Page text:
Since the late 18th and throughout the 19th and early 20th centuries a huge array of crosses and selection activities has taken place in Europe giving rise to a rich collection of tomato landraces [1, 2]. In particular, an extensive selection work was performed in Italy by “Campania” farmers that developed several varieties adapted to local conditions and with quality requirements well delineated for specific uses. Among them, Vesuviano (RSV) and San Marzano (SM) varieties, grown in rich volcanic soil surrounding Vesuvius, are considered important models for fruit quality parameters. The Vesuviano has been cultivated on the Vesuvio hill, since the end of 19th century. It was selected by the local farmers because of its tolerance to the drought . The origin of the San Marzano variety is very debatable. Some people report that San Marzano was a mutant from the local varieties (Corbarino); other people report that San Marzano was a natural hybridization between the grown varieties in the Agro-Sarnese-Nocerino area. Certainly, the cultivation of the San Marzano ecotype started in the years 1903–1904 in the Agro-Sarnese-Nocerino area becoming immediately a top variety for peeling . Previous studies revealed that presently cultivated Vesuvio and San Marzano genotypes revealed peculiar sensory profiles in perception of sweetness and sourness [5, 6]. San Marzano and Vesuvio fruits can purchased by at a price that is nearly five times higher than that of other varieties .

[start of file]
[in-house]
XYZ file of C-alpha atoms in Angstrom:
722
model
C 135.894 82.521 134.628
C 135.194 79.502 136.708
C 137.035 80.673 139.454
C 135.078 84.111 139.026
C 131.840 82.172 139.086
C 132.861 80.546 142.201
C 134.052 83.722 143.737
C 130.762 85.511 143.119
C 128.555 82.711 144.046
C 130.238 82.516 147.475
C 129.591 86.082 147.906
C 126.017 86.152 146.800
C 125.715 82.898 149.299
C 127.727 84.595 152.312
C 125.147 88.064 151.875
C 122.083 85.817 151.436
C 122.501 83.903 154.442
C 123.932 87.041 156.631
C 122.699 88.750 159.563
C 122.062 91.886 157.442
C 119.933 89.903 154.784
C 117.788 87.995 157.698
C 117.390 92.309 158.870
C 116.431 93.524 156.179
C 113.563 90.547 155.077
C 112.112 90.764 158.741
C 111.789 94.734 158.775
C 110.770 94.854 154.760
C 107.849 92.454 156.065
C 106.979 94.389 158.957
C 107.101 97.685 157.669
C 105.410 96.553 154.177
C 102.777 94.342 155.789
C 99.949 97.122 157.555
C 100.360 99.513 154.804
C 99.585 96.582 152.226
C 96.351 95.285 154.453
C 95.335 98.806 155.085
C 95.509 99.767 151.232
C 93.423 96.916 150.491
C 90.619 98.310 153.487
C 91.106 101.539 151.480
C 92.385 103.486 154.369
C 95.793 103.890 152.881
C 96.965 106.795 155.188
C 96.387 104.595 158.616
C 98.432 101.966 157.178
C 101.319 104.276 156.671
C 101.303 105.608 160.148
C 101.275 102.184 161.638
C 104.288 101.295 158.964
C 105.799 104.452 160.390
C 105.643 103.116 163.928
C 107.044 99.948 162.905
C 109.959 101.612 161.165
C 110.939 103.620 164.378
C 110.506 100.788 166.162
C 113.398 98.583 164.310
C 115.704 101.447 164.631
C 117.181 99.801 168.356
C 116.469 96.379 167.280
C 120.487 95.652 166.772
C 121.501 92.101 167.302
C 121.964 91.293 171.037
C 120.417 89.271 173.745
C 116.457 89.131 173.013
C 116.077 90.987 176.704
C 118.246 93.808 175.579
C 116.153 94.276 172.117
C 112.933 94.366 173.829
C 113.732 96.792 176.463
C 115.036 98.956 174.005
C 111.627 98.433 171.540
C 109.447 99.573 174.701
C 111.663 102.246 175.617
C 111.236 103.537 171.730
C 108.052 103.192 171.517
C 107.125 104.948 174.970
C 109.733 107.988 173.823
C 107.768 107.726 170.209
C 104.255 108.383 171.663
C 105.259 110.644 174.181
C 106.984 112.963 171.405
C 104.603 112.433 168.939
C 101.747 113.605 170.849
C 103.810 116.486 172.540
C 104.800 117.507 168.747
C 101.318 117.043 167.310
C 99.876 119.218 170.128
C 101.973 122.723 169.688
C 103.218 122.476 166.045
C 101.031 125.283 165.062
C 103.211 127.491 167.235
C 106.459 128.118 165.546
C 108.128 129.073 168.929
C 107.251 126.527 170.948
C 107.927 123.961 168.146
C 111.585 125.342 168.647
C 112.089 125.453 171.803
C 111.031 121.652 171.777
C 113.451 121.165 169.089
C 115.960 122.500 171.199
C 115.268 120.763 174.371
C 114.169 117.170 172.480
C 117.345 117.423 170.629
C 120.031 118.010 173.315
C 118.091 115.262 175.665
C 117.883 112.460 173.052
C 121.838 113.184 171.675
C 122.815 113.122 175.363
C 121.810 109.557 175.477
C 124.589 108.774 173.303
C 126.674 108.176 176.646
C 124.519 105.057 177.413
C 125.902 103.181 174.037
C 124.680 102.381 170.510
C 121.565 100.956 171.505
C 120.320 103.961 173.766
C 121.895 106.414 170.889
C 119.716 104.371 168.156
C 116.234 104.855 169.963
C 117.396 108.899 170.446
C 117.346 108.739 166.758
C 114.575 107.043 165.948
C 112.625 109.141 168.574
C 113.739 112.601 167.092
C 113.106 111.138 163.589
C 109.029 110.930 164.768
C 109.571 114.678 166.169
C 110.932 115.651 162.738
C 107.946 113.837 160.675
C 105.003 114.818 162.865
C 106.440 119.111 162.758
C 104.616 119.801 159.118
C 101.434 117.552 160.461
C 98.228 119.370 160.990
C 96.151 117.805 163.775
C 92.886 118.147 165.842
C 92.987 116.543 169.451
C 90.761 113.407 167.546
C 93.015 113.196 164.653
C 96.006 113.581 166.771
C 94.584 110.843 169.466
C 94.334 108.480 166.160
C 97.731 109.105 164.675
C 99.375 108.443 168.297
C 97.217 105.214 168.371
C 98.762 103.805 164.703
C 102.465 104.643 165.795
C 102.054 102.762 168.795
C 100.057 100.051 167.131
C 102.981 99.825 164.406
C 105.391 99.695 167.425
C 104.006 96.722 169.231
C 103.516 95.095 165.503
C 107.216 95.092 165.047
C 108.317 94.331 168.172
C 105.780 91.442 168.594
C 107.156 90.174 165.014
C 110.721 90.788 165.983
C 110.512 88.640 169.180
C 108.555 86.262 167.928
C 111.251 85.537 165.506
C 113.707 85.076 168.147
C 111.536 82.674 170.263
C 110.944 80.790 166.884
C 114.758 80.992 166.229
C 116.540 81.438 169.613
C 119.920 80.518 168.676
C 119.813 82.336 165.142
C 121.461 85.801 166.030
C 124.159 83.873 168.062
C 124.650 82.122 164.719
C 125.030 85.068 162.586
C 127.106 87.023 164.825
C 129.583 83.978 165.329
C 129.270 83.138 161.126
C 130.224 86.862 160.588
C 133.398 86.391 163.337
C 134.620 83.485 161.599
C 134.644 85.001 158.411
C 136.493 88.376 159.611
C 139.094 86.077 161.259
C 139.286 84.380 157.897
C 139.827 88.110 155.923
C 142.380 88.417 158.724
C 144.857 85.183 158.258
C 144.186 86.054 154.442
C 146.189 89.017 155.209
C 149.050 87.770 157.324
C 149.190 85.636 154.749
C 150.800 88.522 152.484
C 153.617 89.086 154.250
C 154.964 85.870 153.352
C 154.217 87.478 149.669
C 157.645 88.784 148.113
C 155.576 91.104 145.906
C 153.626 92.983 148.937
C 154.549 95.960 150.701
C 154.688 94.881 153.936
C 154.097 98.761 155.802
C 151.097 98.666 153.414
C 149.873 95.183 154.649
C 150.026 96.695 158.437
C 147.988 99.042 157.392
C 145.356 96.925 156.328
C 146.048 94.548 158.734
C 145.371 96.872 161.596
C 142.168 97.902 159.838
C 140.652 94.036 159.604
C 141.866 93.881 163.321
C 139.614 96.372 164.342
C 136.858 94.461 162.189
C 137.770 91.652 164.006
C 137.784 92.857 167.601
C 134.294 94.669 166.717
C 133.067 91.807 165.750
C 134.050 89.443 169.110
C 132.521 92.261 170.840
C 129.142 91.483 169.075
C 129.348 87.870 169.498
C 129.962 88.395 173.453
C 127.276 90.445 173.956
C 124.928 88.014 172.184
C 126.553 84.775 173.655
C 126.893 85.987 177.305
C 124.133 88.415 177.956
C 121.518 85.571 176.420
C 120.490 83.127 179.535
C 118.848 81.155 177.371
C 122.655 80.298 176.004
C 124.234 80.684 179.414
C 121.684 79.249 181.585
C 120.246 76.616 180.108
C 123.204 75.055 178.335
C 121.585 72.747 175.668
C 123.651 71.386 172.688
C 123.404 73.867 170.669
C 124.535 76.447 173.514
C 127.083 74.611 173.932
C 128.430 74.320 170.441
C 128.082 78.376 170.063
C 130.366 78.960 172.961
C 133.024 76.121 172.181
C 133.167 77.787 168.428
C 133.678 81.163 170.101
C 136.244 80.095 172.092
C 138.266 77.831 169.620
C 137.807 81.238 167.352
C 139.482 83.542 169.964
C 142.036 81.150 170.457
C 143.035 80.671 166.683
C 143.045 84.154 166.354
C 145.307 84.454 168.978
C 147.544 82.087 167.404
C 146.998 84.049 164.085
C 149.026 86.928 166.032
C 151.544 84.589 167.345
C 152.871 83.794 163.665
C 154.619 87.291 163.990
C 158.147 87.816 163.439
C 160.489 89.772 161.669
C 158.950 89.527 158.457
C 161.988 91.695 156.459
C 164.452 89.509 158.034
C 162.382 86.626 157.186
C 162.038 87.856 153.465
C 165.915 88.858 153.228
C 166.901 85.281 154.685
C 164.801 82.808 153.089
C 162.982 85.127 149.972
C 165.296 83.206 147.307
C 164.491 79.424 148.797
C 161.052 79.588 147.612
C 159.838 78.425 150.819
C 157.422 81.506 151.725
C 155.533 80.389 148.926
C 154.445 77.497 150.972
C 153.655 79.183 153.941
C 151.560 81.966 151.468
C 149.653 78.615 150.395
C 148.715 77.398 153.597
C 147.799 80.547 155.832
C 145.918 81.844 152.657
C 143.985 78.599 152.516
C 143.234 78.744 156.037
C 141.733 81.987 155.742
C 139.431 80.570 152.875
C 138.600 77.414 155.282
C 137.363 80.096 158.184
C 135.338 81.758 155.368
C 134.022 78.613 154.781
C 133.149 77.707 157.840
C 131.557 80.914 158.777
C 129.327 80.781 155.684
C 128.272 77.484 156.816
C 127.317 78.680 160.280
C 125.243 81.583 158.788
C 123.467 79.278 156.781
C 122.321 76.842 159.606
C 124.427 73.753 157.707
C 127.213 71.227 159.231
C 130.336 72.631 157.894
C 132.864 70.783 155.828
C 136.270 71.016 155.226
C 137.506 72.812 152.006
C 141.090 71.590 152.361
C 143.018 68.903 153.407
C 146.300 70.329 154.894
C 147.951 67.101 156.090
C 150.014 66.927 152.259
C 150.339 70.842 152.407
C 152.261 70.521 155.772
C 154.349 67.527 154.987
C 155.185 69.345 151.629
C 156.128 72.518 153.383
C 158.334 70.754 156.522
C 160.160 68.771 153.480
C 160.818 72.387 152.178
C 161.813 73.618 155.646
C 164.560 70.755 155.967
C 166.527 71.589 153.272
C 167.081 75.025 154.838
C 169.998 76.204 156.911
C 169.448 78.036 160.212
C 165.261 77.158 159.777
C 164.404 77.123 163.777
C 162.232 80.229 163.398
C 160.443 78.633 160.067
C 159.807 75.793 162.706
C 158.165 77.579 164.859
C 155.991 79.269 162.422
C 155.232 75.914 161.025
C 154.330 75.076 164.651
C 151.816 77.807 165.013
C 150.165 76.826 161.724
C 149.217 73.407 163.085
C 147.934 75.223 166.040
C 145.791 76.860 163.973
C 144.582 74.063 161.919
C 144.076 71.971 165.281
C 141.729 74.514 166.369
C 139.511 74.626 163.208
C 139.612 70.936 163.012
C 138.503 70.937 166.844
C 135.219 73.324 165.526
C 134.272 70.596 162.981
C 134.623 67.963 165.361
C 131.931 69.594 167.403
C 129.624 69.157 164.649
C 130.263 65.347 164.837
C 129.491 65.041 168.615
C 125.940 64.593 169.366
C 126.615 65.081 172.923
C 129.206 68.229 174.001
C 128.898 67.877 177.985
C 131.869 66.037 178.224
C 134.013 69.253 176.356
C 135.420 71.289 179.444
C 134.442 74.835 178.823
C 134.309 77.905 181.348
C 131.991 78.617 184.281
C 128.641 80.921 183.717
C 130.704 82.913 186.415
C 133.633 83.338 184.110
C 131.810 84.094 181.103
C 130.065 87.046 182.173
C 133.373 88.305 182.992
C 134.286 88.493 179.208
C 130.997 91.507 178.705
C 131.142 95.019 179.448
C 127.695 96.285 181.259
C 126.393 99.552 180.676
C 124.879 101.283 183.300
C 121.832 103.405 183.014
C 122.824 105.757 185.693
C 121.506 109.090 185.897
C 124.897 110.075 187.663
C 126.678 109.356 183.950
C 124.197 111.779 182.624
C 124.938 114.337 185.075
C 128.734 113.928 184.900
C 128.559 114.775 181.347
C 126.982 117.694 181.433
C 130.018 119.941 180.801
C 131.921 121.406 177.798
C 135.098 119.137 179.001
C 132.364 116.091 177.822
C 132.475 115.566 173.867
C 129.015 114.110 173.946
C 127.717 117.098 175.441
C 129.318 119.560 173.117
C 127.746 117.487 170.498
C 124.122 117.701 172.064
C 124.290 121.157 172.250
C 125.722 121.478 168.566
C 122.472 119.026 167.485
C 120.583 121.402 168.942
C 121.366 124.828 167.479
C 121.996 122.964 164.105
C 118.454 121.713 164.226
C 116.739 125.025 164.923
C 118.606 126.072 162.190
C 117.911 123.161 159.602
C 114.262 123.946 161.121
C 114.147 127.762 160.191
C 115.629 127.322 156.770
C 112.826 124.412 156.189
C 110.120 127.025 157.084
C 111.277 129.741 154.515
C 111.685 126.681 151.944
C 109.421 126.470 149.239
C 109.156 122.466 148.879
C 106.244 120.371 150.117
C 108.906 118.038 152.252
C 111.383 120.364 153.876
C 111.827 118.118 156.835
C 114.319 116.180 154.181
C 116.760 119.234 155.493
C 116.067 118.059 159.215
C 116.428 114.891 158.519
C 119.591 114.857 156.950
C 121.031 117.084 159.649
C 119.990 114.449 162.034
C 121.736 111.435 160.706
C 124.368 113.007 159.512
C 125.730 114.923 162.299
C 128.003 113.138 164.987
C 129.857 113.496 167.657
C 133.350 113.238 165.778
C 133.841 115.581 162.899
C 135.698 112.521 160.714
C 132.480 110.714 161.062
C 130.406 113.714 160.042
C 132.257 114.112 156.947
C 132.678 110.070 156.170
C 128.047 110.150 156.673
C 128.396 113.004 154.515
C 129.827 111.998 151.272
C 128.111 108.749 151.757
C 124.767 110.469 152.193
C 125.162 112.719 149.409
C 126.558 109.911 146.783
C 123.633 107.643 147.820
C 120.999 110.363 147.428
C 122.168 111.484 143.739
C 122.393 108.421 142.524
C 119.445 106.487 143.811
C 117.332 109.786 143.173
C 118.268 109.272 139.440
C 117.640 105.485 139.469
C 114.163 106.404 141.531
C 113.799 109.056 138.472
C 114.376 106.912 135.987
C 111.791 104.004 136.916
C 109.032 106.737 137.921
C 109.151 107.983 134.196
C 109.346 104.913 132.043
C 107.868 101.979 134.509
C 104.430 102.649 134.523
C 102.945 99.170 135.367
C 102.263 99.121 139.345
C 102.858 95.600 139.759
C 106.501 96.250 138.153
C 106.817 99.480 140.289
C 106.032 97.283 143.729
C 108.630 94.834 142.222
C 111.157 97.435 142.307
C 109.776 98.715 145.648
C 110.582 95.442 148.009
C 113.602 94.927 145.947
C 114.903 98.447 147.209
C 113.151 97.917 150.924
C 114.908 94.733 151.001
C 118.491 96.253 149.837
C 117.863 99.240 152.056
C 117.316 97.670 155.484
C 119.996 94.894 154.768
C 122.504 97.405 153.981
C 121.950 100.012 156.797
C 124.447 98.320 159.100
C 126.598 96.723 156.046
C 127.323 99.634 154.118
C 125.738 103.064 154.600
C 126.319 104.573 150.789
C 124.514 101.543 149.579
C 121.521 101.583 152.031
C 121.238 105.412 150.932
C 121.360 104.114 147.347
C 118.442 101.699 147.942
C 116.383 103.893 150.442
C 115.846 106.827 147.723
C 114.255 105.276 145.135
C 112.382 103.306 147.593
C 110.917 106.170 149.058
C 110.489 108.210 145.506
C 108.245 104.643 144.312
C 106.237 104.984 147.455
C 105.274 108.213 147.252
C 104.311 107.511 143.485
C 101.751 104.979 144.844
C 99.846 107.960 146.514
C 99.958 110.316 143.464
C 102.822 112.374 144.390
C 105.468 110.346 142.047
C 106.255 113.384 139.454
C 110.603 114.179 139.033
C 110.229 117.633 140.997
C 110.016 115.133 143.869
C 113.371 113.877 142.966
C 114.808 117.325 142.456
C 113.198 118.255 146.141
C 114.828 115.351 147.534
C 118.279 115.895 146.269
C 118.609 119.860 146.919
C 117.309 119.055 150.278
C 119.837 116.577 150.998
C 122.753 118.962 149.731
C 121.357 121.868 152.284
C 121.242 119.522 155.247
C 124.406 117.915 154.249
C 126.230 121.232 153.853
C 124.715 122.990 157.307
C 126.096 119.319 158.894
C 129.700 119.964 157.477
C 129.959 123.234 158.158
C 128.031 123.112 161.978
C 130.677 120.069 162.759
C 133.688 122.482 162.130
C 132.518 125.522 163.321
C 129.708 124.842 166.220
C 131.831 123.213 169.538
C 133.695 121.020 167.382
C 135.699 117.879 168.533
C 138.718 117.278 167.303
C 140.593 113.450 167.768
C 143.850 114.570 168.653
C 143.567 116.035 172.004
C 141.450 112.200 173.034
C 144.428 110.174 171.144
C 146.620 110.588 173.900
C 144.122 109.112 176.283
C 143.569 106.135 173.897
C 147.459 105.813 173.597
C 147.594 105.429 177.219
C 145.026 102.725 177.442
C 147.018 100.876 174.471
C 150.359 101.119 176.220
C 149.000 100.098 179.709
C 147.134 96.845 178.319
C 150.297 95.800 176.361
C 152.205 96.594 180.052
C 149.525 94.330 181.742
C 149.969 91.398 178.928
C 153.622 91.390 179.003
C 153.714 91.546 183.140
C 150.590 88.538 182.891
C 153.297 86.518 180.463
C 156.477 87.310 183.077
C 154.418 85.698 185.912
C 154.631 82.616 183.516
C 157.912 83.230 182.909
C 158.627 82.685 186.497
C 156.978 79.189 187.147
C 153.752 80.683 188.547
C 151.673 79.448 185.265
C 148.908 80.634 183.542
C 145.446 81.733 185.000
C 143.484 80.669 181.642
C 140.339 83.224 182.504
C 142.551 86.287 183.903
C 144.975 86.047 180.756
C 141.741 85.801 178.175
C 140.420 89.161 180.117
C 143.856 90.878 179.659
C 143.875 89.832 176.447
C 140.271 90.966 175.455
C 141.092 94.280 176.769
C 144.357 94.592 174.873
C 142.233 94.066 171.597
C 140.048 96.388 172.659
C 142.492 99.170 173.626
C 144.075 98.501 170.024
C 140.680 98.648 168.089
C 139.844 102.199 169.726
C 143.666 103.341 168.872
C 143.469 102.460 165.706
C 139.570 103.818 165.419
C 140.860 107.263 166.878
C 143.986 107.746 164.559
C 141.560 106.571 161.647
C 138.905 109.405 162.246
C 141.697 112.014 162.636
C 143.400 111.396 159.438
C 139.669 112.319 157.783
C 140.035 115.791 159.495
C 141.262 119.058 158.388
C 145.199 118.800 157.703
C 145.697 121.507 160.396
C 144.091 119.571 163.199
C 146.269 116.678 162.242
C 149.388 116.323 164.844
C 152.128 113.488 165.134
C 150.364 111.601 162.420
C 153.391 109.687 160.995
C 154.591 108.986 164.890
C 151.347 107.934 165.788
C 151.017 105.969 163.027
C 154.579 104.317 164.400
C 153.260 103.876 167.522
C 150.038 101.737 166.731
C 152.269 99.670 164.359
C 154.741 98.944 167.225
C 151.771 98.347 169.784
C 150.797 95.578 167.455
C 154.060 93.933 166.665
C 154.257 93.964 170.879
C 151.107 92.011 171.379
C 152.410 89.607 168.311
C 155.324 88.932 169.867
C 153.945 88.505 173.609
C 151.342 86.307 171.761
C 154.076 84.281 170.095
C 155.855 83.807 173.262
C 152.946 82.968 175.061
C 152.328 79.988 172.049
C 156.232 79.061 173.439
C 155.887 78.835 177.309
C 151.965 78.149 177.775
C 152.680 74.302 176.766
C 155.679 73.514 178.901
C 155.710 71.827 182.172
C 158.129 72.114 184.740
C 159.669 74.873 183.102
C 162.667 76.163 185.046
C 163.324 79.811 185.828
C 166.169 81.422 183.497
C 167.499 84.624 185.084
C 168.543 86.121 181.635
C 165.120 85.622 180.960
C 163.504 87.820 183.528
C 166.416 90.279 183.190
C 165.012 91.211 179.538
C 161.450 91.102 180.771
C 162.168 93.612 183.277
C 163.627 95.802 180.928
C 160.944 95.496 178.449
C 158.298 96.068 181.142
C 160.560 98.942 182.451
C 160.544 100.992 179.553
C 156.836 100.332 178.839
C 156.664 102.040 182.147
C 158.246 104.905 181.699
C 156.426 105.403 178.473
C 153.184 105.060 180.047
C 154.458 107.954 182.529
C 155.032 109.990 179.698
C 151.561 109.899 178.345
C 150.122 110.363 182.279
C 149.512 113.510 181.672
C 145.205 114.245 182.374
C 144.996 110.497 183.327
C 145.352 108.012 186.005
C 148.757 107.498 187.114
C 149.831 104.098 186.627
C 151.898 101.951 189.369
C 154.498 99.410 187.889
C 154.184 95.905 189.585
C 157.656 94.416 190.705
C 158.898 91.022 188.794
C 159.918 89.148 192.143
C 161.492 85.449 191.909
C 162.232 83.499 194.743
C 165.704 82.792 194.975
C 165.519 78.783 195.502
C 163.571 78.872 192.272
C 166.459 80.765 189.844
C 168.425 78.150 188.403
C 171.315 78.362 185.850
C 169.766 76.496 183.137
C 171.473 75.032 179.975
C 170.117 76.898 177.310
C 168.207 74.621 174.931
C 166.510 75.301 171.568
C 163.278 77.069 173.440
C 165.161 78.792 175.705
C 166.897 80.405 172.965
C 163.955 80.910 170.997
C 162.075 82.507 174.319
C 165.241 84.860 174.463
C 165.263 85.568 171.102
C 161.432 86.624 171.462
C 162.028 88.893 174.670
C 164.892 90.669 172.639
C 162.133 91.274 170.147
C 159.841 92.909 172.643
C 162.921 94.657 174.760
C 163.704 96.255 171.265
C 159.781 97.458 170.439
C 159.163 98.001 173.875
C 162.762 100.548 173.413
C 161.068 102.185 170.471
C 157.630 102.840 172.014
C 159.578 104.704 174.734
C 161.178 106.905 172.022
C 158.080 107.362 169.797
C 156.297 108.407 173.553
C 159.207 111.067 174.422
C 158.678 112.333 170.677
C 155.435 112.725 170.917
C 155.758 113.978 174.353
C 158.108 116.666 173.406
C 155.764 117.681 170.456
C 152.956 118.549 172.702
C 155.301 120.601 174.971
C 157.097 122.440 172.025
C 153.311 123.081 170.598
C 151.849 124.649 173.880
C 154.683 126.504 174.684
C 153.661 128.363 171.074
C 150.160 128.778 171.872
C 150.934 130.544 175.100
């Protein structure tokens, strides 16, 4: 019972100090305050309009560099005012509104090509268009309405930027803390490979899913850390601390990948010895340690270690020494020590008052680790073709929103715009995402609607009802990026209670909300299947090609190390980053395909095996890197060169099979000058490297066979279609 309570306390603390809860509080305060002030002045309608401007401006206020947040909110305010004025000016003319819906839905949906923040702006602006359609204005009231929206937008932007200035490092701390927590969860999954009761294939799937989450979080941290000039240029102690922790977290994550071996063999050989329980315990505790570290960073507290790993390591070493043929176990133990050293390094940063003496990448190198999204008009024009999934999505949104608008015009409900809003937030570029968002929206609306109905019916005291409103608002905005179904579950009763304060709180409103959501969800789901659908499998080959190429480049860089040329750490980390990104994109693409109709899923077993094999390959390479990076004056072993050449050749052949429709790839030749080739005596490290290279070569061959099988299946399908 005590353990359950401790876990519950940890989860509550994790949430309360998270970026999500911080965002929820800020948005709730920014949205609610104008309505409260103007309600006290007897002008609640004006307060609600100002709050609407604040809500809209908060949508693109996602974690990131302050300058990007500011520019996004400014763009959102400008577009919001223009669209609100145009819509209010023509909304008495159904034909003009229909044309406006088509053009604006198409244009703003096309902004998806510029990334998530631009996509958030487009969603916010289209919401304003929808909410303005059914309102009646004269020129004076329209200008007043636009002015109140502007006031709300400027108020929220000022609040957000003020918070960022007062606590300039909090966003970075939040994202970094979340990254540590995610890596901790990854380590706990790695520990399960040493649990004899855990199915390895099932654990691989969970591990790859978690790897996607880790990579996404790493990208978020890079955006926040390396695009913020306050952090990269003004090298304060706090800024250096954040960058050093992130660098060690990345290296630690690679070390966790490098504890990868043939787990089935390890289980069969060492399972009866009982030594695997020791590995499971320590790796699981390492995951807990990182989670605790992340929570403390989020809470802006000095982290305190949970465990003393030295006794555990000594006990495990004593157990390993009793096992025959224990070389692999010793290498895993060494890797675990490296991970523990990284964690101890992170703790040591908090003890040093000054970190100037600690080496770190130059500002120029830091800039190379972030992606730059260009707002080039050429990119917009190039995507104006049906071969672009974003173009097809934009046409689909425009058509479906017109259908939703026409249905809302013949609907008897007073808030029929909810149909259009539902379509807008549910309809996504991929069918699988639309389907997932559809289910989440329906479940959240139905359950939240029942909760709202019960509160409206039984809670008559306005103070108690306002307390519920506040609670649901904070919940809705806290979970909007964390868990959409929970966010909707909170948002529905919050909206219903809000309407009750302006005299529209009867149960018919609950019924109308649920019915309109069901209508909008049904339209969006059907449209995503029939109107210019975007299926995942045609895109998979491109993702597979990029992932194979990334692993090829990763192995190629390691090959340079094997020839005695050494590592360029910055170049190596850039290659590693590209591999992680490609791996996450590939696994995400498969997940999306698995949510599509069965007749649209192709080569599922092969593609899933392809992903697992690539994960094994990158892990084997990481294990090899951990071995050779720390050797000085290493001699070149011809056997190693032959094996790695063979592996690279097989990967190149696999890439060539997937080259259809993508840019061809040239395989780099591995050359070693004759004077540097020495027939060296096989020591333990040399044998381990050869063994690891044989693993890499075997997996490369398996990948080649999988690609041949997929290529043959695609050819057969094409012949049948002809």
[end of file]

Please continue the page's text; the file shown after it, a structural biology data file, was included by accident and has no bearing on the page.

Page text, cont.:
The advent of genomics era has brought a substantial increase in generation of data, knowledge and tools that can be employed in applied research. Candidate genes for important traits can be identified, and exploring functional nucleotide polymorphisms within genes of interest can facilitate breeders in combining favourable alleles. The decoding of the Heinz 1706 tomato reference genome SL2.40 will allow a better understanding of genetic basis of agronomic traits for developing novel genotypes [8, 9]. Genome sequences and genomic tools offer exciting new perspectives and opportunities to track rates of sequence divergence over time, and provide hints about how genes evolve and generate new products by re-organization and shuffling of genomic sequences. Variant catalogues, however, will remain incomplete if forms of variation are undocumented. Good genome coverage is required to improve variant detection and accuracy and to study the polymorphism distribution across genomes. Genetic diversity studies have been improved by Next Generation Sequencing (NGS) based approaches [10, 11]. However, interpreting the effect of genetic variation has typically relied on a reference genome. Indeed, alignment-consensus methods may have serious limitations in describing polymorphic regions and may also cause biases in interpreting the effect of variation on coding sequences. On the other hand de novo assembly approaches may theoretically overcome such problems, but pose a number of challenges due for example to repetitive sequences, low complexity sequences and closely related paralogs . Alternative hybrid approaches can overcome limitations of alignment-consensus methods [13, 14], allowing to capture a broader spectrum of sequence variation comparing genome with or without reference genome .